Looking forward to today, as we've got better breeze forecast, and theres a lot of close races that should get worked out. We've got some close points with other boats, but will be just trying to get some improved finishes. While the regatta isn't going as well as we'd like, it's great racing and we're having fun in our first nats.

Thursday, September 17, 2009

Shields Nats Day 1

Day 1 is done, the racing is very high quality but the wind is a bit less cooperative! 3 races today, started racing in about 3 kts, which over 1.5mile legs takes a _long_ time. The first race took about half the day, with lots of shifts from around 90 to 40. We got ourselves in trouble by tacking a bit too much trying to stay in phase, where it seemed like the leading boats picked a side early and stuck to it. Not saying we should have done that, especially as the good side was different each leg! Felt a lot like rolling the dice for race 1, and we ended up 13th!

Race 2 was a bit more breeze (around 5kts) and we did a little bit better coming in 6th. This was another tough one, as I felt like everytime we tacked the wind went the other way. During the season I felt like we had a lot of little gifts, where we'd tack and get a surprise lift, today I think was the payback as we got a bit of the flip side.

Race 3 the wind filled in a bit more at about 6-8 kts, and we had a better one again, seeming to be around 3rd much of the race. The last leg we rounded 4th, but managed to give away 2 spots in the last 200'. Ouch!

Tomorrow is forecast more of the same in the AM but building up a bit in the afternoon. I feel our speed is fine, boathandling is fine, and think we just need to tighten up our tactics to improve.

Monday, September 14, 2009

New boats in town

3 boats arrived today from the east coast. Pics to follow tomorrow.

White Rabbit #238 has changed colors to a light gray, a shade lighter than Peanut. Apparently it's picked up a nickname of "gray hare." Neat. Really striking; gray hull, gray bottom paint, no bootstripe. Very much a ghost boat, hope we don't have foggy days as it should photo well (if you can find it!)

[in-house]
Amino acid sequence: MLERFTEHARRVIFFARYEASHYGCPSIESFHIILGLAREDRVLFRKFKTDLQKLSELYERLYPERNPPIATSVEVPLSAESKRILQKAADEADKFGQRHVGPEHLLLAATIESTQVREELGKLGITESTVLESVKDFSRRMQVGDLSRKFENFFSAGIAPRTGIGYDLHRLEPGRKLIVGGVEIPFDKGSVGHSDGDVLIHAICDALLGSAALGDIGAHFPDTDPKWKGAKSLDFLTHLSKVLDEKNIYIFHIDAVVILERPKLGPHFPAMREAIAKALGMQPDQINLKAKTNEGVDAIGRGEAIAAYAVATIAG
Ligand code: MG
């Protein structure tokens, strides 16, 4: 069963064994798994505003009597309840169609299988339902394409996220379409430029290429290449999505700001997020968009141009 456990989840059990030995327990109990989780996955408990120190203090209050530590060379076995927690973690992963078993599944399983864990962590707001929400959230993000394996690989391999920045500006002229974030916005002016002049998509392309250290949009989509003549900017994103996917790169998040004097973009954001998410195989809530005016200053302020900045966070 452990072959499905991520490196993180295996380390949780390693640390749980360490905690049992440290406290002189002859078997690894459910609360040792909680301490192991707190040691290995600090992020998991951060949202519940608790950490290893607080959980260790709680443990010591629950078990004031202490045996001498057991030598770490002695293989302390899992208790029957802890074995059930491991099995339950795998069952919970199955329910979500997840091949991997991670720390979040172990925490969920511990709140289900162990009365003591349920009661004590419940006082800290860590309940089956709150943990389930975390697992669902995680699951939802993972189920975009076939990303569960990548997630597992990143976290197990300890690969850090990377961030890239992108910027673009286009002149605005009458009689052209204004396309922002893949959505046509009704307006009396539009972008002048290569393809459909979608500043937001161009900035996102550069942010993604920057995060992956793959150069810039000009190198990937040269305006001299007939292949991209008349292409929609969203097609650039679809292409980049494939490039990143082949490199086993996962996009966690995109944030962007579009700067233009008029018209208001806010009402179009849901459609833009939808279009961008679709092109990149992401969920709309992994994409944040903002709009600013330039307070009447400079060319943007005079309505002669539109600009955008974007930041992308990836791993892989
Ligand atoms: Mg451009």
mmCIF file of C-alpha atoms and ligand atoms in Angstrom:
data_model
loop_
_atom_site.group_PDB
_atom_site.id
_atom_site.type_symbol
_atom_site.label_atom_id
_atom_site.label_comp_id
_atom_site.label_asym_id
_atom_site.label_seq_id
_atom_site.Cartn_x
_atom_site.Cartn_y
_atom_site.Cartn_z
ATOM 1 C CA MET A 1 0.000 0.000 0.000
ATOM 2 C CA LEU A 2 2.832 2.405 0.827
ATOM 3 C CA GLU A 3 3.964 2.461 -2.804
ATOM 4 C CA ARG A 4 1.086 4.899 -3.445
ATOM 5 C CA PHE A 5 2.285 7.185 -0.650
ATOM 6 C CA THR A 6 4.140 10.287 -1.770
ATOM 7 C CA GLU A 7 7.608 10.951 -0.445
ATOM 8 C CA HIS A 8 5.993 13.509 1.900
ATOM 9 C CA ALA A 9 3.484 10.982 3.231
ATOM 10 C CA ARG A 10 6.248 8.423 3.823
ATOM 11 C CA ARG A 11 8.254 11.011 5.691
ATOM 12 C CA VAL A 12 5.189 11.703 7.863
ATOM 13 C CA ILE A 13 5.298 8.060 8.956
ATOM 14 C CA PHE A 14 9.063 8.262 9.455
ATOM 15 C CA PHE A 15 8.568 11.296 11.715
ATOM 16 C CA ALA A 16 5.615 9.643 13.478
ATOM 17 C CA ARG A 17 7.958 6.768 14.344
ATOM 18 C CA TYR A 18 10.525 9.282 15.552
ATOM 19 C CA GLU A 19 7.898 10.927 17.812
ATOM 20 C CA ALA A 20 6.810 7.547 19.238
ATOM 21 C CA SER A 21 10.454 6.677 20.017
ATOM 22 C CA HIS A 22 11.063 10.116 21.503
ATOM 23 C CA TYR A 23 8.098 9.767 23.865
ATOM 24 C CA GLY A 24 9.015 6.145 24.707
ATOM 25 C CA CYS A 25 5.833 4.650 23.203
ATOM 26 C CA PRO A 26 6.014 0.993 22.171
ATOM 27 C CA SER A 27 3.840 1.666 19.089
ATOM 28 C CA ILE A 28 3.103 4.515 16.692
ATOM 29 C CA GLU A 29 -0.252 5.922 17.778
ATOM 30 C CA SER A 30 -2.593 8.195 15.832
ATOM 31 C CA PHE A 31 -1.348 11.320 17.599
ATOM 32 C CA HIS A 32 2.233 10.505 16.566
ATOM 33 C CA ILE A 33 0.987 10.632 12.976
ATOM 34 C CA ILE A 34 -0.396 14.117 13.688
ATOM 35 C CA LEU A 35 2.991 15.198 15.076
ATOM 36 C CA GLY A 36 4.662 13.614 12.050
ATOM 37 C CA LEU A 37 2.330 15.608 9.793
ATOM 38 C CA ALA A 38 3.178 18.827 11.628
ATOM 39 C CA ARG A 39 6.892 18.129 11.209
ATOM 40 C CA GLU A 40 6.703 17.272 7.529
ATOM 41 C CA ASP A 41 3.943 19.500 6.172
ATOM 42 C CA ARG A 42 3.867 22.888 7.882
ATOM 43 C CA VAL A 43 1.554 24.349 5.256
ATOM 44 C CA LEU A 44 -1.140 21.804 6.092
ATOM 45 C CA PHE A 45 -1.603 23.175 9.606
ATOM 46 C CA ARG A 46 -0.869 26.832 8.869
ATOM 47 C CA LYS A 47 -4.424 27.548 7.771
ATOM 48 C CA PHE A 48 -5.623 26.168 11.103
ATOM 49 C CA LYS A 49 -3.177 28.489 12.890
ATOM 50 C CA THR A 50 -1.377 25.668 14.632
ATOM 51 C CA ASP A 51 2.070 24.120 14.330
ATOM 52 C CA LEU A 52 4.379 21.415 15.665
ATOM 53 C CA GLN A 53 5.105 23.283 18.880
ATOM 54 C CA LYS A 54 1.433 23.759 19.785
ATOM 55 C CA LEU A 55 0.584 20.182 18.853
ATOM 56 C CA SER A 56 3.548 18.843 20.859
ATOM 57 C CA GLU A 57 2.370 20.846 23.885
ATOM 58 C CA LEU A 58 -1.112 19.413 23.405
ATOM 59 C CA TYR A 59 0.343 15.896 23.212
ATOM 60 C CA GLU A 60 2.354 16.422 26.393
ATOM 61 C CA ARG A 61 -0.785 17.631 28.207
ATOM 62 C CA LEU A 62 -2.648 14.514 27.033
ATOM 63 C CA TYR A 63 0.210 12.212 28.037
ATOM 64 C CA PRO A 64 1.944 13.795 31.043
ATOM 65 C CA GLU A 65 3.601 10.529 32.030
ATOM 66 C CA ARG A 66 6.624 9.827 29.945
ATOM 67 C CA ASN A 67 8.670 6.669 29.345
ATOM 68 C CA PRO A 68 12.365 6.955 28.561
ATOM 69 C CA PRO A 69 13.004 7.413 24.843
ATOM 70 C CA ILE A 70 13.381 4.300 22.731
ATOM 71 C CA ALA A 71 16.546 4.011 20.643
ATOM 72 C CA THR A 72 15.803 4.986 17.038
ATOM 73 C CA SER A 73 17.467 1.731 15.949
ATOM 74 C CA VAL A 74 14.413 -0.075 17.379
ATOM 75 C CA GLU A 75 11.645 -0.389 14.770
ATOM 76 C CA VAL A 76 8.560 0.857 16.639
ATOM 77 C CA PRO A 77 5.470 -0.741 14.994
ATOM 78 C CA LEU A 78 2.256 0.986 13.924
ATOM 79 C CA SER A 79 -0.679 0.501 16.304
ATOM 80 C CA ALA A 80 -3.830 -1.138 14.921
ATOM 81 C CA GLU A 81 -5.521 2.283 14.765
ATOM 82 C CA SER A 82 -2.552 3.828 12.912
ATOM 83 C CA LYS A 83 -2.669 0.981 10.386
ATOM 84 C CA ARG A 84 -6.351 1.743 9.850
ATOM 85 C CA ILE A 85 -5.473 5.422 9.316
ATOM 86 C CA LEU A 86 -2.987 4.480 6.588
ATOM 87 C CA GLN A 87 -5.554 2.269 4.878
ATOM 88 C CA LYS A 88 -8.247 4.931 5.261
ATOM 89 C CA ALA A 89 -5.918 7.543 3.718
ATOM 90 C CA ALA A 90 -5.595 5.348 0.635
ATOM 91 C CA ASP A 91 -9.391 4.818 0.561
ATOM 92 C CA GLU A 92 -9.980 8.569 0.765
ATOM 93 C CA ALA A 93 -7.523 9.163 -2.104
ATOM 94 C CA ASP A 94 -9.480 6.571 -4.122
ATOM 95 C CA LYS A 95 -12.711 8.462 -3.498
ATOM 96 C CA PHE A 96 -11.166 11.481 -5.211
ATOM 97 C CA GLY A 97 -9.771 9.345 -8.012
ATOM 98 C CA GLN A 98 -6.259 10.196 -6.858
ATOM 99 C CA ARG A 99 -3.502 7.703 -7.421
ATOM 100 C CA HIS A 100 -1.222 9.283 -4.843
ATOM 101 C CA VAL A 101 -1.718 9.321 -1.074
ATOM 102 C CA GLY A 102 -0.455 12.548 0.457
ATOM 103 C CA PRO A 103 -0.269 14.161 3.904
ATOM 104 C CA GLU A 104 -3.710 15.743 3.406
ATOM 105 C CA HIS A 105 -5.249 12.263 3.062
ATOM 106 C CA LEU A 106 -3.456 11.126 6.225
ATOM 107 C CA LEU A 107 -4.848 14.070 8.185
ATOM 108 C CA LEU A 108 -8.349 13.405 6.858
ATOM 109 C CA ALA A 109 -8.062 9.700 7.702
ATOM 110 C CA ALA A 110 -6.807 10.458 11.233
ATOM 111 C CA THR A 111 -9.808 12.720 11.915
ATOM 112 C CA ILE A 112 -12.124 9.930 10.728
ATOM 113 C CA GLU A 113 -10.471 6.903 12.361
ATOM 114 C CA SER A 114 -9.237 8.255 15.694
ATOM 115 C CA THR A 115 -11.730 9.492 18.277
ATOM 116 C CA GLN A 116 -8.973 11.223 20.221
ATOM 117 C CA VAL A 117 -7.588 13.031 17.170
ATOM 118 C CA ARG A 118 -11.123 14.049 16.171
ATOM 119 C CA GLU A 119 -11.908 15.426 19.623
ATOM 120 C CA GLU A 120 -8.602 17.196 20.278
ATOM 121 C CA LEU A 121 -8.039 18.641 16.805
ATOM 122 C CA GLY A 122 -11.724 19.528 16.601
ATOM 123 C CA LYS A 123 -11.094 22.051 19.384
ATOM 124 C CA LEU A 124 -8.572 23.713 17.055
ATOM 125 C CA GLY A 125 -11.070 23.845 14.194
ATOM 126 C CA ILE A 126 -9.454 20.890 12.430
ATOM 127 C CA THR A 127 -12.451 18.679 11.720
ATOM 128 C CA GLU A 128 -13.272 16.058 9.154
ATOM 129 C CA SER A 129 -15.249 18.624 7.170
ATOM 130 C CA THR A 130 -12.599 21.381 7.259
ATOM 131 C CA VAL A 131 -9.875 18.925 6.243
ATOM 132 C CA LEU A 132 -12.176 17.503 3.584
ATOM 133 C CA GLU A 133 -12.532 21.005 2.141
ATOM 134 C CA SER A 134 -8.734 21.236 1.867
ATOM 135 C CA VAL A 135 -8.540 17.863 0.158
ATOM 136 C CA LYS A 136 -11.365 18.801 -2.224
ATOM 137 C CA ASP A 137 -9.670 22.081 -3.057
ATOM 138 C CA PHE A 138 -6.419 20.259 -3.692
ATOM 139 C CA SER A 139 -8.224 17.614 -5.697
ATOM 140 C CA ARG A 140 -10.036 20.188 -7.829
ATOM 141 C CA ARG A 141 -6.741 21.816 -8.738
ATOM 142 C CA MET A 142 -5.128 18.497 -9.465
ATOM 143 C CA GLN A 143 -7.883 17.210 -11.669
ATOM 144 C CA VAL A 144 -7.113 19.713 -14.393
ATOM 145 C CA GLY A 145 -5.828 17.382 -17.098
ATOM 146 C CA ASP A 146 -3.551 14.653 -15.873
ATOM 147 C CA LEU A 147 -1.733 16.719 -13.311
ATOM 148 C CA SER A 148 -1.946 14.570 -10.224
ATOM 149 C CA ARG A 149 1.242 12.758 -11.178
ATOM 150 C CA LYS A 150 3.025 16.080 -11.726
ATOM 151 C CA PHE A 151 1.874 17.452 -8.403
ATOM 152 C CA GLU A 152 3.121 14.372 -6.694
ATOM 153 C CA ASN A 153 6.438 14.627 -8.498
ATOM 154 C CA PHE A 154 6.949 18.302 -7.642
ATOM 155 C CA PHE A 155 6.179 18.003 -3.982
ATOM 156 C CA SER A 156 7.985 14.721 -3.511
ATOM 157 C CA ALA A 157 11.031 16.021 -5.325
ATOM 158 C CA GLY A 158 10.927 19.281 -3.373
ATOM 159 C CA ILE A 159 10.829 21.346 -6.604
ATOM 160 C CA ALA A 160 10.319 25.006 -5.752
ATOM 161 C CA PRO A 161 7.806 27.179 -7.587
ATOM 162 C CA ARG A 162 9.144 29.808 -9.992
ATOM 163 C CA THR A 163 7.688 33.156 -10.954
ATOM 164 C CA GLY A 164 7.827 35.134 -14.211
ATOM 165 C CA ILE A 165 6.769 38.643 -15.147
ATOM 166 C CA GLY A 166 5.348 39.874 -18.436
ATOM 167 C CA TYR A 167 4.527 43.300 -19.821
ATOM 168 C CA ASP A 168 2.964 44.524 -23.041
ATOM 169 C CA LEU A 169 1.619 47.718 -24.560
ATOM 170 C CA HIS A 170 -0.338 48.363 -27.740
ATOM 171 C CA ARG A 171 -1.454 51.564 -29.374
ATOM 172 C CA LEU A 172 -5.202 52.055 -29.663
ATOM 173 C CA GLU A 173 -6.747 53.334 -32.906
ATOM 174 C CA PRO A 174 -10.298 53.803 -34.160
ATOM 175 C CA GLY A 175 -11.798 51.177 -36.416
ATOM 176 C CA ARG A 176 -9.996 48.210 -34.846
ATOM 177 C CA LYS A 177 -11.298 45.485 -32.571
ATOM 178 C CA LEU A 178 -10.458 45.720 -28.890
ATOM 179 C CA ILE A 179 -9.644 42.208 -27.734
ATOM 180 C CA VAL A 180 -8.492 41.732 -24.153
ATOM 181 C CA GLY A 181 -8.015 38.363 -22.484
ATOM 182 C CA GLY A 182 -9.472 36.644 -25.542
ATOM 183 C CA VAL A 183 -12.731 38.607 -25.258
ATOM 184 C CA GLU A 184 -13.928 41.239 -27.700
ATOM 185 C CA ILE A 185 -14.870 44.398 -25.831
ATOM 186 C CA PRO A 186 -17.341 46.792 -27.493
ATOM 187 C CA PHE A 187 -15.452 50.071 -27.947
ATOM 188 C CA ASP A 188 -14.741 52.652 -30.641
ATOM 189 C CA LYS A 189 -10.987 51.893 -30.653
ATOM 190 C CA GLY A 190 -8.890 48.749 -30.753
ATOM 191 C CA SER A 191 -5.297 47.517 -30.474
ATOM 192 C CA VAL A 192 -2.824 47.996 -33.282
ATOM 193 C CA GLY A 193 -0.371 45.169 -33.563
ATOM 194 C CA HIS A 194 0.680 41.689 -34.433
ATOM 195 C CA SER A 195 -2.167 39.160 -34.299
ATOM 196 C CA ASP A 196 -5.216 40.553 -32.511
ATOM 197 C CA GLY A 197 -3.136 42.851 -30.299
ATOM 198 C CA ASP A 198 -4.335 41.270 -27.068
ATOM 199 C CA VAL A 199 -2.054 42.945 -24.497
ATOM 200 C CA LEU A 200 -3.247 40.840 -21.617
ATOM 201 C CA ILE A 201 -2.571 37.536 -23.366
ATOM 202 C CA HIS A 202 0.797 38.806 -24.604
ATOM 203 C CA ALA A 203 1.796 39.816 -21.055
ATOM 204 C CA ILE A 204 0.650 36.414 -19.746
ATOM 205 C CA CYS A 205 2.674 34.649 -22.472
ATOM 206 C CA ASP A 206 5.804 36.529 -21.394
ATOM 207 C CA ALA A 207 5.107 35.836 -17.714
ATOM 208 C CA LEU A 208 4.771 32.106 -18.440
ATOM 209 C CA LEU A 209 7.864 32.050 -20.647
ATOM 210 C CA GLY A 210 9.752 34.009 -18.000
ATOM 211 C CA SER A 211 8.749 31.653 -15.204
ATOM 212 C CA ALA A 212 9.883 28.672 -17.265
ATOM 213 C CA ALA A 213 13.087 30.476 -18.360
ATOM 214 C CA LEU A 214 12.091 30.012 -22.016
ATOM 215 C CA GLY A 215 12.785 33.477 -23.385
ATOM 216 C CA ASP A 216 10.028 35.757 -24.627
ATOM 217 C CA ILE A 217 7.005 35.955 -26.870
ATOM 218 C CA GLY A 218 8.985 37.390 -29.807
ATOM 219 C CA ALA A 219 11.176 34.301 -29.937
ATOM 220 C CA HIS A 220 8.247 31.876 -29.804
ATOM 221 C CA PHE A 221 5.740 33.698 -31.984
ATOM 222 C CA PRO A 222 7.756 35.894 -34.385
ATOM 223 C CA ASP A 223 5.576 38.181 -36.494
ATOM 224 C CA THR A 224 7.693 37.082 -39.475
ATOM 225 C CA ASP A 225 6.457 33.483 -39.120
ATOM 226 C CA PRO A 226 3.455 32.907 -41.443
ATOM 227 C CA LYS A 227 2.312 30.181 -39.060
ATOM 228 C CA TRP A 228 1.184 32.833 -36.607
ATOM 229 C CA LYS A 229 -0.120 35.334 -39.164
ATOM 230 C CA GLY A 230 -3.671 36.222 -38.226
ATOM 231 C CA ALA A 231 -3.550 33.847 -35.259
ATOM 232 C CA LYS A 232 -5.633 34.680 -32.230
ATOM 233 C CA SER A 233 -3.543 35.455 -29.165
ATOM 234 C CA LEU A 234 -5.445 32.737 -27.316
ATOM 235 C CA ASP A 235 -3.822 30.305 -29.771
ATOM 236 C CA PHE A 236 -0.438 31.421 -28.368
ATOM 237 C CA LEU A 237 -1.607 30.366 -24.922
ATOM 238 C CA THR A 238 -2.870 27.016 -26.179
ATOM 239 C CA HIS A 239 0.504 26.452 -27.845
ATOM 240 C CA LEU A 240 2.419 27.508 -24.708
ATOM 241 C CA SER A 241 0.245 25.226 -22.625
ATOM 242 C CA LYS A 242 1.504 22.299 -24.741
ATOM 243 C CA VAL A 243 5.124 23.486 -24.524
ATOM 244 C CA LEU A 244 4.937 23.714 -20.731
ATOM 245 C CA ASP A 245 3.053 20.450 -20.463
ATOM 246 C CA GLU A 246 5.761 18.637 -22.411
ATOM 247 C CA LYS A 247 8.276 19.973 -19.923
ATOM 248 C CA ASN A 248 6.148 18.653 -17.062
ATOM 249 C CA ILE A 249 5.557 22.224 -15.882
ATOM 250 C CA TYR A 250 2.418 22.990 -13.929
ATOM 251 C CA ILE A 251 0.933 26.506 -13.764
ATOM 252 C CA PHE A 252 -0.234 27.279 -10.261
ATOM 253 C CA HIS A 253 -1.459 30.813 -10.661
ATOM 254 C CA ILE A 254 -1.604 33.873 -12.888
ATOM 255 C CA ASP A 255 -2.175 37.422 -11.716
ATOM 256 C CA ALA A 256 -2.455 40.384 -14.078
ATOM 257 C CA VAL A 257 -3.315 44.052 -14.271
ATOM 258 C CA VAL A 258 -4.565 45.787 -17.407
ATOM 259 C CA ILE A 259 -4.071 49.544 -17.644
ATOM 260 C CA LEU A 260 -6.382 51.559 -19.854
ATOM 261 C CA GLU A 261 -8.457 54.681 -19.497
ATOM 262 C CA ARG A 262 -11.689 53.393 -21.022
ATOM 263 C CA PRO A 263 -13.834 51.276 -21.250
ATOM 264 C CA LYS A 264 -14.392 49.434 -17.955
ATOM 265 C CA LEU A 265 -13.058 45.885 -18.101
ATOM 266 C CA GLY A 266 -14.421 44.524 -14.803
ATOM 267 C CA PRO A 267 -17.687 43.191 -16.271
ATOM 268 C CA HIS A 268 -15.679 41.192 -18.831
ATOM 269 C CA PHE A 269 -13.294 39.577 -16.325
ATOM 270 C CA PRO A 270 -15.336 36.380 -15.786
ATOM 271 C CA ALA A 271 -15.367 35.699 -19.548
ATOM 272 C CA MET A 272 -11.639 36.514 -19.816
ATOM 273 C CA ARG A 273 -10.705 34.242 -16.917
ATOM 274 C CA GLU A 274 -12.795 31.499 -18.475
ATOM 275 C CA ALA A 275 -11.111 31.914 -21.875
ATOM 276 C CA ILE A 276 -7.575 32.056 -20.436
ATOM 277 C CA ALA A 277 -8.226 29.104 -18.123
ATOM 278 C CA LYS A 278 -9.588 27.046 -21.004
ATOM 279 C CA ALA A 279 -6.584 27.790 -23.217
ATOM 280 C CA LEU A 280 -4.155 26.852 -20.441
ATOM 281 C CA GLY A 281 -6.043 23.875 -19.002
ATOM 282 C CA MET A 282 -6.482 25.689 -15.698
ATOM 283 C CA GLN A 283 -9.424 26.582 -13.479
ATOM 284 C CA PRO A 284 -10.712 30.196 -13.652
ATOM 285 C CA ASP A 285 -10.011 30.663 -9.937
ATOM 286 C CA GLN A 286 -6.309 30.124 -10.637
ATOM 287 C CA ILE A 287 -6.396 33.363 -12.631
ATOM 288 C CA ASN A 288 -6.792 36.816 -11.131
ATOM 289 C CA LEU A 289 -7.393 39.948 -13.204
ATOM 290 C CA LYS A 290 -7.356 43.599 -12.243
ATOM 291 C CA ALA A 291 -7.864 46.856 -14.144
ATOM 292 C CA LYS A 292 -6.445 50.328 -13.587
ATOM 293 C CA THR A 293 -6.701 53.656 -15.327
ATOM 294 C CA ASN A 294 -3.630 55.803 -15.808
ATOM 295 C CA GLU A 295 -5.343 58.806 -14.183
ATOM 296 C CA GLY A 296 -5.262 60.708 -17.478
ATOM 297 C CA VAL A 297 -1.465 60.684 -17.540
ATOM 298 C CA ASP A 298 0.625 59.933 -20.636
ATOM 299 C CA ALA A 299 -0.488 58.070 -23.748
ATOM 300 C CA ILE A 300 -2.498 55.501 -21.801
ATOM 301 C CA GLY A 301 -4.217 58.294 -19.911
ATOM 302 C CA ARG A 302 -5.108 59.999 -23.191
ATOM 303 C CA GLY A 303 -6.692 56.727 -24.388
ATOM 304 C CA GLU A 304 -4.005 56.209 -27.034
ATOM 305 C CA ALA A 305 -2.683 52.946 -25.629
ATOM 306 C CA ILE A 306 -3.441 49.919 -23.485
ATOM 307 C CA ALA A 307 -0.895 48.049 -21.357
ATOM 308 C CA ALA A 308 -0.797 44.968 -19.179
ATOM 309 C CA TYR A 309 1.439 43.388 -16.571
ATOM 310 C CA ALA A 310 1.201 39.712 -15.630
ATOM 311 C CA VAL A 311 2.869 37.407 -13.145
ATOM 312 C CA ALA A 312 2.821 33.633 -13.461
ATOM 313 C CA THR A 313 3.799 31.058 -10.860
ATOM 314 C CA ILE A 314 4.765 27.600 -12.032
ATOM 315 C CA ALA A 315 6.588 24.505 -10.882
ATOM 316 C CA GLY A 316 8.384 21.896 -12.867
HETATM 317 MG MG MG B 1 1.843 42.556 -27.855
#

Syrinx #239 belongs to Bill Berry, who's won 2x Nat's in the last 3 years, and come in second a ton of times. It has the most perfect bottom/keel I've ever seen. If you touch the surface, your skin tingles a bit. They've done some neat stuff with their mainsheet, going 2:1 gross tune and 4:1 fine. This means they can trim and turn really damn quick, but have to use the fine tune in lighter airs than we do. I considered this for 88, but kind of chickened out as it's a pretty big main for 2:1, and our main trimmer is my size.

Freedom #255 has got to be one of the prettiest Shields around. Flag Blue (I think), gold stripe, waterline and red bottom. Just looks classic. Makes me want to don an ascot. Actually I don't actually know what an ascot is, but it seems like something one wears when one has a postcard quality yacht.

Saw 239 and 150 go out for a sail in about 5 kts. Looked fun! I'm really itching to sail, which I guess is the point of taking a bunch of time off from the boat before the big event. Mark P from 63 was joking about us not sailing for a while being like the way athletes rest before a big event. I didn't want to say anything then, but thats exactly the point!

By the way, here are all the photos from our powerboat adventure (thanks CMRC, happy to make that trade anytime!) And I do mean ALL the photos, as in 471 of them. Highlights would be the start photos and the fog photos. We also zipped over to the big boat course and captured 88 crew Katie A finishing 1st in the J105's. Go K.

Helped out 130 today as they made a couple last minute changes, such as our spinnaker sheet ratchets and 2:1 jib sheeting. I sailed with that family for years and really have high hopes for them at Nat's. They've been pretty damn fast when they have the whole team together this year, so they should do well. Kevin on 150 has a great team too, with Ryan coming into town, and when those two get together it's usually rocket fast. I really feel like fleet 3 has grown a lot the last 3 years or so, so we should do well as a group at Nats.

More updates tomorrow as I measure the boats and meet more teams, this is really exciting to have Nationals in our pond!